Mr. Morse was a graduate of the University of Michigan and was a member of the Michigan bar. He was also at one time a school teacher in Iowa. He served for several years in the Union army during the Civil war, and was a member of Morton Post No. 10., G.A.R. Last Saturday friends of Mr. Morse noticed his growing feebleness, and Monday his sons called at his little house where he lived alone and found him on the floor unconscious. He had evidently been studying and had fallen on the stove, burning his hands. The fire was out and he was suffering from pneumonia. He was taken to the hospital, where he died without regaining consciousness. He was 67 years of age.
      Funeral services will be held Saturday afternoon at 1:30 at the Congregational church under the [auspices] of Morton Post No. 10, G.A.R. Rev. M. Pratt will preach the funeral sermon. The following letter from C.H. Packard will be of special interest to those who are familiar with the early history of the city:

Eulogy by Clayton H. PackardS
      Editor Advance:
      Your telegram announcing the death of Eldridge Morse recalls to my memory a number of important events in that part of the history of the city and county of Snohomish commencing in the early seventies. One of the most important of these, and one furnishing the foundation for a long series of others, which resulted in great benefit to the community, was the establishment of the Northern Star, the county's first newspaper. As its editor and publisher, Mr. Morse did more than all other individuals combined to attract homeseekers to the Puget Sound country, and especially to Snohomish and Skagit counties. In later years, when our positions as employer and employee had been reversed, he continued that good work through the columns of The Eye, the county's second paper.
      His work was of the self-sacrificing, thankless, for-the-good-of-the-community kind; it was not tainted with money madness, and resulted in greater financial benefit to others than to himself. He was a man whose ideals were too high to be fully understood by most of his acquaintances and friends. By some he was considered an impractical dreamer, yet if he had possessed the financial means to carry out the plans he formulated when the Star was established, in my humble opinion he would later have been generally recognized as one of the state's greatest and best men, and Snohomish would have been one of the great educational and scientific centers of the West. He was the principal factor in the establishment of the old Athenaeum society which in the early '70s erected the building of that name at the northeast corner of First street and Avenue D, and in the collection of one of the best libraries and museums in the West, these afterwards going to the territorial university at Seattle.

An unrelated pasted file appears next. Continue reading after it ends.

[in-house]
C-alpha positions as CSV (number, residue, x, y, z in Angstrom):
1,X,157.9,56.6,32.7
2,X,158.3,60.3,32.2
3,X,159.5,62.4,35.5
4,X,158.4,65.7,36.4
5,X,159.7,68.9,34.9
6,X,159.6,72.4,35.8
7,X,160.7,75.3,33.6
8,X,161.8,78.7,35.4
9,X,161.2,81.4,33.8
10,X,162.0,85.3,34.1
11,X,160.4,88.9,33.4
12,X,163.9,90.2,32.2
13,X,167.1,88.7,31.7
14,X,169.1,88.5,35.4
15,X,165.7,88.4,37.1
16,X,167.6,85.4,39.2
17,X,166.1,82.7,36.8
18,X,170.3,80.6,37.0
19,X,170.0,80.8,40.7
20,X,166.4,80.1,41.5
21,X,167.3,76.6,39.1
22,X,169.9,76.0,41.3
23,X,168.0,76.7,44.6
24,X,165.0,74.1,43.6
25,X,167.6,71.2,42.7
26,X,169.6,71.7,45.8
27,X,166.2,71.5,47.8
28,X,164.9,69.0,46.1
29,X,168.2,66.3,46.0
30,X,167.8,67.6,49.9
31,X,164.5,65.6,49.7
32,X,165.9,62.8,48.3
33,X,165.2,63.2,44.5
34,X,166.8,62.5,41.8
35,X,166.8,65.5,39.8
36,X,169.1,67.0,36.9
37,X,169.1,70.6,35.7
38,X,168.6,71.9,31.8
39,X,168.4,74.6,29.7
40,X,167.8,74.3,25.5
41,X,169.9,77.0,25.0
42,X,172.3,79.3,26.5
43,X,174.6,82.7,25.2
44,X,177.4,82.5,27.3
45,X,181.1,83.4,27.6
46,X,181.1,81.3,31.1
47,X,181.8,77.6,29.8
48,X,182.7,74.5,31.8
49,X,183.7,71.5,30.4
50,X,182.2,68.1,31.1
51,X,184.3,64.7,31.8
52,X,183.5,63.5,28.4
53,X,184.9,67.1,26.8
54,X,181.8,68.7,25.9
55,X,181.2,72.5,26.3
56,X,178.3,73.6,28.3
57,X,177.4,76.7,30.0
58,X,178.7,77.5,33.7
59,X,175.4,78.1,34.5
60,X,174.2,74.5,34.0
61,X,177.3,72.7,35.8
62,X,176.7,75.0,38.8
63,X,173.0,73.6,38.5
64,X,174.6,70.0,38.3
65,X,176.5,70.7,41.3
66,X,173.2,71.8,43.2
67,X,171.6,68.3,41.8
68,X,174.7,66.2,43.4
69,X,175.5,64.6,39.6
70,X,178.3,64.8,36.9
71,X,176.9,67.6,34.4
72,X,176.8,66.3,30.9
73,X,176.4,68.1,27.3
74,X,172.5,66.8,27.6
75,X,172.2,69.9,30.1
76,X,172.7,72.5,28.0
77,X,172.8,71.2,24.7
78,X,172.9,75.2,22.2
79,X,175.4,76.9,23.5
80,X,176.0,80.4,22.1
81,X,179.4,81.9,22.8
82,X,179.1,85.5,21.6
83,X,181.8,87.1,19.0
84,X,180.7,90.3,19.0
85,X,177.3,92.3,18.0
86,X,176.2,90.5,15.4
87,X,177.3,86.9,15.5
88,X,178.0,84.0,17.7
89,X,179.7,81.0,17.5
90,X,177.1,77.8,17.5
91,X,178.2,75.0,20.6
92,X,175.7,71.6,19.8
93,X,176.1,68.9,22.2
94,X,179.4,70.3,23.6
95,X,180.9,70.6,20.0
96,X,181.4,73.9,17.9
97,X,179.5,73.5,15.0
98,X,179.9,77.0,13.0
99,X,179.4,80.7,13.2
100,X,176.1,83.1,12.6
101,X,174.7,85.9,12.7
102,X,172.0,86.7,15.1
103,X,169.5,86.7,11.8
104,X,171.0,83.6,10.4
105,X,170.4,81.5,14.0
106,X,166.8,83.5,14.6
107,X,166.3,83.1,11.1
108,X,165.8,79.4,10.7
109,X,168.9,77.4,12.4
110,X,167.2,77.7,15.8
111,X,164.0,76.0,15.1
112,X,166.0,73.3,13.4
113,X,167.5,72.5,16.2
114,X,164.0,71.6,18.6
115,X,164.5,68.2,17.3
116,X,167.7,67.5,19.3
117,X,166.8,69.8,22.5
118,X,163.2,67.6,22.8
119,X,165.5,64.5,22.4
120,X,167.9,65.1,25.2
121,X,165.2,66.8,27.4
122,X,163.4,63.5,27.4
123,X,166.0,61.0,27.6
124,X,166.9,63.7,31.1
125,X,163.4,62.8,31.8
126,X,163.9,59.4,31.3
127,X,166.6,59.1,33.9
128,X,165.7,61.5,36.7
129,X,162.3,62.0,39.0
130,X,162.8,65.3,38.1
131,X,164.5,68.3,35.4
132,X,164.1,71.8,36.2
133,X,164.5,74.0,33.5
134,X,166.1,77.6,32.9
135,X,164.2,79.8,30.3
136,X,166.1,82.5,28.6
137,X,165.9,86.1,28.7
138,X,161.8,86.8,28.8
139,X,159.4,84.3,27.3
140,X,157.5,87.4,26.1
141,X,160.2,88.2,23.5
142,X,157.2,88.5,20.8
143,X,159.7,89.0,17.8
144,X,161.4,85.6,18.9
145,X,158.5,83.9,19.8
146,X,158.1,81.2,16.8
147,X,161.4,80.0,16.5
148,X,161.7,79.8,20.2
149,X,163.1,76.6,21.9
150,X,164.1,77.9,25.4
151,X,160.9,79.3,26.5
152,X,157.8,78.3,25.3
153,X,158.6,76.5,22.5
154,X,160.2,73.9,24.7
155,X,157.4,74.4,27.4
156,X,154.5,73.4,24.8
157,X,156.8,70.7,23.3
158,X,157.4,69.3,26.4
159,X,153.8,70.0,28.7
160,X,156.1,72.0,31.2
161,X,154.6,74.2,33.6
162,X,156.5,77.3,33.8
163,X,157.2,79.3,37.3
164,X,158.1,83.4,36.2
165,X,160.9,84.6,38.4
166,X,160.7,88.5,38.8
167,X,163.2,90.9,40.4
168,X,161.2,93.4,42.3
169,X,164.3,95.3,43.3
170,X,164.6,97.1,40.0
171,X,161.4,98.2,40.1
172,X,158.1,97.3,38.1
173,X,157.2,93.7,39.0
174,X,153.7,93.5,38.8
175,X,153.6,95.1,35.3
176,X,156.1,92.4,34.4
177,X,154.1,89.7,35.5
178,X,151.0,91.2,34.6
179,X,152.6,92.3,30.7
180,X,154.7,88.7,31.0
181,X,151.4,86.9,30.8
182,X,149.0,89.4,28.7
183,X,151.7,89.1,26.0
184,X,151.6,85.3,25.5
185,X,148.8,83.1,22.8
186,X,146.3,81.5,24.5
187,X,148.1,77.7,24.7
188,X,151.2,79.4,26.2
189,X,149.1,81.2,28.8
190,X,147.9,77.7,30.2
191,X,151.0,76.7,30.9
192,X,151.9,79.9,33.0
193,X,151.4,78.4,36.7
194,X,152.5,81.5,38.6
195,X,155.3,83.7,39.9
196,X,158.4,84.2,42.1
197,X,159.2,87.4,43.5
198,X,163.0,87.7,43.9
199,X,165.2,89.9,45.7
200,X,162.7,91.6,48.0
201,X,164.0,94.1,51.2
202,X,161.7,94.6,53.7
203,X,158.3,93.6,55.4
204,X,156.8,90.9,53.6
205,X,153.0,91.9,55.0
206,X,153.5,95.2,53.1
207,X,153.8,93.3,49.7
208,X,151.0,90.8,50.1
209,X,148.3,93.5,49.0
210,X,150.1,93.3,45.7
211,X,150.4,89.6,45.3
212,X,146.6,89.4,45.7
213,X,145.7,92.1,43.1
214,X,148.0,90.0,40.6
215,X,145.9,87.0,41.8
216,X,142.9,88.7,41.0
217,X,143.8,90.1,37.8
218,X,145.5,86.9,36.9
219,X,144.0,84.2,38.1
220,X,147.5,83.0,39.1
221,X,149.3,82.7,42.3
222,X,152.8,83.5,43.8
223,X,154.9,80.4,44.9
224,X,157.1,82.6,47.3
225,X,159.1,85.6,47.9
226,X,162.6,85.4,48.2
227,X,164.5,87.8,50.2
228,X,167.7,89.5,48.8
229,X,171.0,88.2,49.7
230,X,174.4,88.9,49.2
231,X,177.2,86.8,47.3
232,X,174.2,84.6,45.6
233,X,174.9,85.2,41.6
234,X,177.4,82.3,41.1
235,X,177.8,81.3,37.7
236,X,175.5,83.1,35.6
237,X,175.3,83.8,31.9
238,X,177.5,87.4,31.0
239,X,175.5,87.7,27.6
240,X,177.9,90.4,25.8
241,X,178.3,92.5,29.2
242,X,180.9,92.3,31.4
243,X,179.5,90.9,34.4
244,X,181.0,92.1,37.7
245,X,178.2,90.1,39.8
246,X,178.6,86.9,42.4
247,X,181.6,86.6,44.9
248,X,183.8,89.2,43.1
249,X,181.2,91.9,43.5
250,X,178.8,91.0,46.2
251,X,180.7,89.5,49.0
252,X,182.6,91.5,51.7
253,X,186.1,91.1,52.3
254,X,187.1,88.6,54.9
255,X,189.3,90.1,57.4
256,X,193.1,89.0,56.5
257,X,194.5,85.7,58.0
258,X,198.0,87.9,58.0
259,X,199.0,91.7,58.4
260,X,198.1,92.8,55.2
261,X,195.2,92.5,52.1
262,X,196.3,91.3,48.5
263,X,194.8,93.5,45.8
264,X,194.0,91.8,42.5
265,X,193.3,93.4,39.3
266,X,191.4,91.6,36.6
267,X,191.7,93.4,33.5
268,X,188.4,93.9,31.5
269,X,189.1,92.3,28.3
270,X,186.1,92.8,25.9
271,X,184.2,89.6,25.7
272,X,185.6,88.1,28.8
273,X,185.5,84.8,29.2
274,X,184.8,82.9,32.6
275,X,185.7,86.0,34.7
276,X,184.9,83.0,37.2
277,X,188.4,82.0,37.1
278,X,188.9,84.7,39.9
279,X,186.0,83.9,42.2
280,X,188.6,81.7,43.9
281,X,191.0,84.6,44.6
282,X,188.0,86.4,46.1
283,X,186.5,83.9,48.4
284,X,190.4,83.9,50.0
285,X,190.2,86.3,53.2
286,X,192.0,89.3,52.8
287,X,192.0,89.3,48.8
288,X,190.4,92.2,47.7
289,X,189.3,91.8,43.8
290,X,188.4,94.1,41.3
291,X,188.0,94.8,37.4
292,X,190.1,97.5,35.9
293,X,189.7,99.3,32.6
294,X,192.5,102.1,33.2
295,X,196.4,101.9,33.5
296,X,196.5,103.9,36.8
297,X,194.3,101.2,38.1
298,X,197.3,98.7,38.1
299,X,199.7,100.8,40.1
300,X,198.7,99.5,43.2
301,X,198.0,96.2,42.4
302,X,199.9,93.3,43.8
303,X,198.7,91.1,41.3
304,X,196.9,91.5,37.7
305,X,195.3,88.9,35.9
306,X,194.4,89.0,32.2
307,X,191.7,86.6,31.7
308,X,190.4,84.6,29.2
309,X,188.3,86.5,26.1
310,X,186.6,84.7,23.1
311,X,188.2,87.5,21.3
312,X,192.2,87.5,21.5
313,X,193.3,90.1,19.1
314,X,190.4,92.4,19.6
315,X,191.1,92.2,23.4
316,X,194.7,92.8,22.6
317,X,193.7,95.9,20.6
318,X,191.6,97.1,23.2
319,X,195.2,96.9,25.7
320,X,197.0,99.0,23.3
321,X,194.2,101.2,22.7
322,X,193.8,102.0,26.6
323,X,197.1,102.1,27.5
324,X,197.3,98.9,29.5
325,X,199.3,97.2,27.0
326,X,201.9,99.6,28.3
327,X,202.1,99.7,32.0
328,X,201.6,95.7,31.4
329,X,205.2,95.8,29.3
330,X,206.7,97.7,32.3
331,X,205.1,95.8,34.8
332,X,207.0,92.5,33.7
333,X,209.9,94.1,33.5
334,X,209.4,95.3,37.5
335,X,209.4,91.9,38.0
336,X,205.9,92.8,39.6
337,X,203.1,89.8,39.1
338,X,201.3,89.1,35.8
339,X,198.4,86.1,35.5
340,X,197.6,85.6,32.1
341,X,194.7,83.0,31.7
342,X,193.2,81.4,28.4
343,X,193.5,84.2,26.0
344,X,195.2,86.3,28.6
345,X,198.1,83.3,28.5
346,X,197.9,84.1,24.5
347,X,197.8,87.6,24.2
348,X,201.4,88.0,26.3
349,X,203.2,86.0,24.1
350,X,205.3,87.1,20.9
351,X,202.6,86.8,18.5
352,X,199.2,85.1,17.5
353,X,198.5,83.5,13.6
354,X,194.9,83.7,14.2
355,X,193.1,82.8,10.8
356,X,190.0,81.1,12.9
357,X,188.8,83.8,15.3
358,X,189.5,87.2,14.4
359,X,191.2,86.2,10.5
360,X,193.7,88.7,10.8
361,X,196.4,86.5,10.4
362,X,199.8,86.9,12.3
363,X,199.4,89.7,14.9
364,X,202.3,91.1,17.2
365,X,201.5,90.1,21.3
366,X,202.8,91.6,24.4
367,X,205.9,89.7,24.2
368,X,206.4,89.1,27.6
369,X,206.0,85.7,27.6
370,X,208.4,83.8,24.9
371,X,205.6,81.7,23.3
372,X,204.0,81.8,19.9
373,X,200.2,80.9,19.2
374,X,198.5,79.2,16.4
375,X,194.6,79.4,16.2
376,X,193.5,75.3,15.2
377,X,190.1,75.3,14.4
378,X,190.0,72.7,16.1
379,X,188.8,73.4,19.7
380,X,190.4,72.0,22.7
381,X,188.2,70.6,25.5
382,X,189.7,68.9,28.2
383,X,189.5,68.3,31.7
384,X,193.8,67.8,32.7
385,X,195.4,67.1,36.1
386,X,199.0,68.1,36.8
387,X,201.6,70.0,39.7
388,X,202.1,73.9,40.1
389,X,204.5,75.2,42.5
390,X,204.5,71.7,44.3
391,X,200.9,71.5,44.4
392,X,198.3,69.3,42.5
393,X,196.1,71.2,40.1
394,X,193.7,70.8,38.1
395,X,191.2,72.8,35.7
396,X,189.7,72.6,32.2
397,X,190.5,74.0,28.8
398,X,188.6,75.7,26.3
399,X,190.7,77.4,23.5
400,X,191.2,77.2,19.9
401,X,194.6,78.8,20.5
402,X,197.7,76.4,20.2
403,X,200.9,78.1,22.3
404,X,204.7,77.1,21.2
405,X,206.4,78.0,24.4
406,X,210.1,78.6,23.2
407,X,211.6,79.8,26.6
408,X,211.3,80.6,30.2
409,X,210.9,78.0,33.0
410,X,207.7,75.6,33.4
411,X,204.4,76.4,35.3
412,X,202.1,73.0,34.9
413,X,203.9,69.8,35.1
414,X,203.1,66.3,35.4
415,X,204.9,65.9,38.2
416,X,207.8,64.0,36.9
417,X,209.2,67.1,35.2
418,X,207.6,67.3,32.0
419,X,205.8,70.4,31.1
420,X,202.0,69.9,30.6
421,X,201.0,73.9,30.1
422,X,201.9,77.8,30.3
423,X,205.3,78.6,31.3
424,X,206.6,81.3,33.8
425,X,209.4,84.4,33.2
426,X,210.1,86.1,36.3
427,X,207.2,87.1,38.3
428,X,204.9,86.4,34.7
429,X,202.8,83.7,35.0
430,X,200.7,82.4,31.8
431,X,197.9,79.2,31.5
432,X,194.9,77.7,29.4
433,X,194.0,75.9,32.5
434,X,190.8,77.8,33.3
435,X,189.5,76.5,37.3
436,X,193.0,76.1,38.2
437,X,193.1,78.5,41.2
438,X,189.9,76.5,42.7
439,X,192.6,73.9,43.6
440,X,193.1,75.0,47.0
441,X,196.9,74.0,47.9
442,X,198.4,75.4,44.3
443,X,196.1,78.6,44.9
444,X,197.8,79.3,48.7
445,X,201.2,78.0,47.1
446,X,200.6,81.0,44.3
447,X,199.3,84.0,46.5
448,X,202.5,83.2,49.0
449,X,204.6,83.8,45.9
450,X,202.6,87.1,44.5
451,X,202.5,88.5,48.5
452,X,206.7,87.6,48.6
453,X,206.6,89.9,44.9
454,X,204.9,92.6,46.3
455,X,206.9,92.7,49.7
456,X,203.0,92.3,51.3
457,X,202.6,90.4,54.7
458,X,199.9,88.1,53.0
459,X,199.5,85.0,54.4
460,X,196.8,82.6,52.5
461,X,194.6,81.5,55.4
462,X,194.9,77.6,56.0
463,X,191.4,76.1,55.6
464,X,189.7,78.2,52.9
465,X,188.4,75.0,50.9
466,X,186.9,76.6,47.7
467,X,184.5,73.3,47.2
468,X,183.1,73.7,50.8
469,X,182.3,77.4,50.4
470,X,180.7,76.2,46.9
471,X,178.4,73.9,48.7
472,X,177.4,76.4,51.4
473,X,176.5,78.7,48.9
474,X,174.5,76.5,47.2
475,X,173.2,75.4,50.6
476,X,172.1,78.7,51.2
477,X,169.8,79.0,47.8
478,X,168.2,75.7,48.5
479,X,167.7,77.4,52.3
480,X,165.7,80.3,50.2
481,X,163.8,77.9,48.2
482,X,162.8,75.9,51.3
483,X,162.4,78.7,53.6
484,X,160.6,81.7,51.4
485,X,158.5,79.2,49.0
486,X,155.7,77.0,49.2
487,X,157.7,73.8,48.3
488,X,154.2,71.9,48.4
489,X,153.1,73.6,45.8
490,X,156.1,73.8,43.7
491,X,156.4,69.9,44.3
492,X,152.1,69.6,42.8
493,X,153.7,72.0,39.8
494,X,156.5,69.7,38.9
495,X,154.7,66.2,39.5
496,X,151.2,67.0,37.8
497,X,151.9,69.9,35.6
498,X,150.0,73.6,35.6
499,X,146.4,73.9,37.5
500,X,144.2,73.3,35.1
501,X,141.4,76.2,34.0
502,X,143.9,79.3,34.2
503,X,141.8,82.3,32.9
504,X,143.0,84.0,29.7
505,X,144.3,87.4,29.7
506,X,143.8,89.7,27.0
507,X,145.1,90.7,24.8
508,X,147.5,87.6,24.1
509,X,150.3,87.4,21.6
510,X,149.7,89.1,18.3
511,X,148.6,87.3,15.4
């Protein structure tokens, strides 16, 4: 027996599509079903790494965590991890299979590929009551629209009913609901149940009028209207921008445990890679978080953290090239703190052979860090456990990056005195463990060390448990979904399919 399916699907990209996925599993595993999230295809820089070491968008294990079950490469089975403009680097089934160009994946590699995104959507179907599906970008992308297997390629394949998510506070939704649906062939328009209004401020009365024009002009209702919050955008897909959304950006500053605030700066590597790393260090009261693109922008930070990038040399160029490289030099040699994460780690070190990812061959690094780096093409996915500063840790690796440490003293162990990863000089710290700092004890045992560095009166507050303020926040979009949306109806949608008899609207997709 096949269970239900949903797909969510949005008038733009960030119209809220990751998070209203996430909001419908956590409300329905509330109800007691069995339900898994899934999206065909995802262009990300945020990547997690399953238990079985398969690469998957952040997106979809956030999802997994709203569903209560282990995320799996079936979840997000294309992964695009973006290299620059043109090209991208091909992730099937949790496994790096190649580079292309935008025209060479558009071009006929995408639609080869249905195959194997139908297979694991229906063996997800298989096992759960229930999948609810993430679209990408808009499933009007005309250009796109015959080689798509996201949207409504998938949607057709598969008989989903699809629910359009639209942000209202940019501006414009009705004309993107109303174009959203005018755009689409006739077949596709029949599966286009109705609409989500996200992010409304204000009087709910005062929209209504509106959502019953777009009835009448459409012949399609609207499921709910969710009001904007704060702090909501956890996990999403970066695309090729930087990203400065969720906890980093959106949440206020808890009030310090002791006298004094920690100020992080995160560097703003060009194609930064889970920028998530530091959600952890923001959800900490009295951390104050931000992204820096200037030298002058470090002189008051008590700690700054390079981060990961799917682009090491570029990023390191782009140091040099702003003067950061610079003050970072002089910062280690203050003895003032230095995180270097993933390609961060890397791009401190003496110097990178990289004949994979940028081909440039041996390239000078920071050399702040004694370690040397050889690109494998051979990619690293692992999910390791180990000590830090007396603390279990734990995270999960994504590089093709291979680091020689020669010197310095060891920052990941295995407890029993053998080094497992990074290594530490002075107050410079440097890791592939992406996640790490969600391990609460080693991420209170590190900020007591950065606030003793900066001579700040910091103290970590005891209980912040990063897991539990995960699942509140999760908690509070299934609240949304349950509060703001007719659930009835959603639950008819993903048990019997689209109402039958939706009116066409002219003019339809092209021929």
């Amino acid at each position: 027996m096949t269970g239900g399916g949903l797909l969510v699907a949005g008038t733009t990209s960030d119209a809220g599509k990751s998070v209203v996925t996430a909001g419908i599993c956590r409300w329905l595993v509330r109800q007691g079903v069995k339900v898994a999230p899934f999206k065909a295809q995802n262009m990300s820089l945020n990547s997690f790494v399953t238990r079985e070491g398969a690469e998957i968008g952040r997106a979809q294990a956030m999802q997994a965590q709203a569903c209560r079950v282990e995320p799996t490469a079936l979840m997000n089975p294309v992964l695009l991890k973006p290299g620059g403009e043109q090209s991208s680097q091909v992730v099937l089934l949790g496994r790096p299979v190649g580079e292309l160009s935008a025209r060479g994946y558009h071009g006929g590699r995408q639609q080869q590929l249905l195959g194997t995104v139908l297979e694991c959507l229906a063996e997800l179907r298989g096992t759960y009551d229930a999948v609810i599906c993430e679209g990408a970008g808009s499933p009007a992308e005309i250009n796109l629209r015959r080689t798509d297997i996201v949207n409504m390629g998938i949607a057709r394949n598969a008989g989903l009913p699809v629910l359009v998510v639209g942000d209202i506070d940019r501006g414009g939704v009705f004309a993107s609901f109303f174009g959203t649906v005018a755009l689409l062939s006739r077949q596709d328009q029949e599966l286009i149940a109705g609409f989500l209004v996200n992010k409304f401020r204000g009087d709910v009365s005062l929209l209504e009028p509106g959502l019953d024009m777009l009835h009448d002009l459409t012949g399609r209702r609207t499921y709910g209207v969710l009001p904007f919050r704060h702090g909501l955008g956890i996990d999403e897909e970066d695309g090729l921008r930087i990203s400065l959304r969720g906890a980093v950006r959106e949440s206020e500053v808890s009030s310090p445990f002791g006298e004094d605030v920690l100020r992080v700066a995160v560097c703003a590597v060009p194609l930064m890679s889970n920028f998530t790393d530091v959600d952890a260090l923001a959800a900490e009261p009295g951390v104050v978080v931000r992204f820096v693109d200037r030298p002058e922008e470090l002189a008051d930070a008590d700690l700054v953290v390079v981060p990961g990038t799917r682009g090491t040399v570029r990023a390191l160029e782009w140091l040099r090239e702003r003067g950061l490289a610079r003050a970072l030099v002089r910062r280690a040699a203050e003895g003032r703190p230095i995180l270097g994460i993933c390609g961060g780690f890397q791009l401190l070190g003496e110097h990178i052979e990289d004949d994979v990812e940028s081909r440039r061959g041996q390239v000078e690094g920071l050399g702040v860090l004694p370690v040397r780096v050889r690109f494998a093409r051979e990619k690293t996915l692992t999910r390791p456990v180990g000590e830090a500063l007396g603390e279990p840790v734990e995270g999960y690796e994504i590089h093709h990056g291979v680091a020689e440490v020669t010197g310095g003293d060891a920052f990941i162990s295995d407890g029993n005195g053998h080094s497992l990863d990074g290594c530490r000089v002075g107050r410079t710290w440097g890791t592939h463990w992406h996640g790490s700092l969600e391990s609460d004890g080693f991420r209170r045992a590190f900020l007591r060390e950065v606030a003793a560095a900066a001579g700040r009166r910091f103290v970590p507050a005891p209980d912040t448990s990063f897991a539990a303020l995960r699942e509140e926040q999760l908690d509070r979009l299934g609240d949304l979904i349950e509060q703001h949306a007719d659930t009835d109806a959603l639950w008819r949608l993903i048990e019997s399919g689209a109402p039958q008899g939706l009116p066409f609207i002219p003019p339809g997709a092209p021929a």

Leaving the newspaper work to assistants, Mr. Morse would spend weeks at a time cruising through the sparsely settled or entirely uninhabited valleys of the Puget Sound basin, gathering information of special interest to homeseekers and data of a scientific nature. A graduate of two of the nation's greatest universities, possessing a wonderful memory and being a great student and investigator, he leaves a vast accumulation of manuscripts that will be of great public value if ever published.
      Mr. Morse was a naturalist or agnostic with whom one fact was of vastly greater value than whole volumes of fine-spun theories or man-made dogmas or creeds. Of him it can be truly said: "He was a good man." and as the good one does lives after him, future generations in Snohomish County may giver Mr. Morse's work more generous recognition and credit than did many of his personal acquaintances.
      —C.H. Packard, Hoquiam, Jan. 7, 1914
      Journal Ed. note: Clayton H. Packard was a noted Snohomish City editor himself, having published the Snohomish Eye from 1882-97. Born in 1859, Clayton came to Snohomish in 1871 when his father, Myron W. Packard, moved his family to Snohomish. After eight years here, his parents moved back to Wisconsin and then lived in Skagit valley but Clayton founded the Eye, switching roles with Eldridge Morse; Morse employed him before at the Northern Star. An outdoorsman, Clayton was also an ardent hunter, a Free-Thinker, and issued physical challenges to the competing publishers. From 1891-93 he took on a partner, George E. MacDonald, a famous editor of Free-Thinker journals. In MacDonald's 1931 autobiography, he wrote that Packard shut down the Eye after suffering financially through the Depression that started in 1893. Packard nearly lost his life on a windjammer that was blown ashore, leaving him a castaway among the Indians. Finding no gold in paying quantities, he returned to Puget Sound country and then moved back East to work for The Truth Seeker journal. After returning again to Washington — possibly around the time he wrote this eulogy, he was in an accident that permanently paralyzed one of his legs and his right arm. By 1931 he was an inmate at the Home for Union Printers in Colorado Springs. In March, we will share many of the Packard stories from the Eye days when he explored Skagit and surrounding counties as Morse did in the 1870s and '80s.